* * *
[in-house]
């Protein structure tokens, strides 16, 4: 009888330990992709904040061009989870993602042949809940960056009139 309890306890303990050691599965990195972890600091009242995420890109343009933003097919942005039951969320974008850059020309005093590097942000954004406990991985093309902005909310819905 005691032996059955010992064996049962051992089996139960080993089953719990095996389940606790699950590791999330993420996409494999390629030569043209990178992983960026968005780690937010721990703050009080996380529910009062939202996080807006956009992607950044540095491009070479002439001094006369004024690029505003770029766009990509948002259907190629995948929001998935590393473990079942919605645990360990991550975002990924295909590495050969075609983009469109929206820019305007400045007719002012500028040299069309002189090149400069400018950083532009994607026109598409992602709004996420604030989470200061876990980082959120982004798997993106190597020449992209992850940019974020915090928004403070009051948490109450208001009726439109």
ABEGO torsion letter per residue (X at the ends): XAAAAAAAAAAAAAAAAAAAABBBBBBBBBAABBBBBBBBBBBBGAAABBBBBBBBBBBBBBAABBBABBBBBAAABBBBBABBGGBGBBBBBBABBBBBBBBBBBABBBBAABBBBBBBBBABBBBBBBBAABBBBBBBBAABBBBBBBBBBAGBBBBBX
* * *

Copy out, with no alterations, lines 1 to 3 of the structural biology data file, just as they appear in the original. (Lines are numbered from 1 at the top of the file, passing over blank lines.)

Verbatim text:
[in-house]
């Protein structure tokens, strides 16, 4: 009888330990992709904040061009989870993602042949809940960056009139 309890306890303990050691599965990195972890600091009242995420890109343009933003097919942005039951969320974008850059020309005093590097942000954004406990991985093309902005909310819905 005691032996059955010992064996049962051992089996139960080993089953719990095996389940606790699950590791999330993420996409494999390629030569043209990178992983960026968005780690937010721990703050009080996380529910009062939202996080807006956009992607950044540095491009070479002439001094006369004024690029505003770029766009990509948002259907190629995948929001998935590393473990079942919605645990360990991550975002990924295909590495050969075609983009469109929206820019305007400045007719002012500028040299069309002189090149400069400018950083532009994607026109598409992602709004996420604030989470200061876990980082959120982004798997993106190597020449992209992850940019974020915090928004403070009051948490109450208001009726439109």
ABEGO torsion letter per residue (X at the ends): XAAAAAAAAAAAAAAAAAAAABBBBBBBBBAABBBBBBBBBBBBGAAABBBBBBBBBBBBBBAABBBABBBBBAAABBBBBABBGGBGBBBBBBABBBBBBBBBBBABBBBAABBBBBBBBBABBBBBBBBAABBBBBBBBAABBBBBBBBBBAGBBBBBX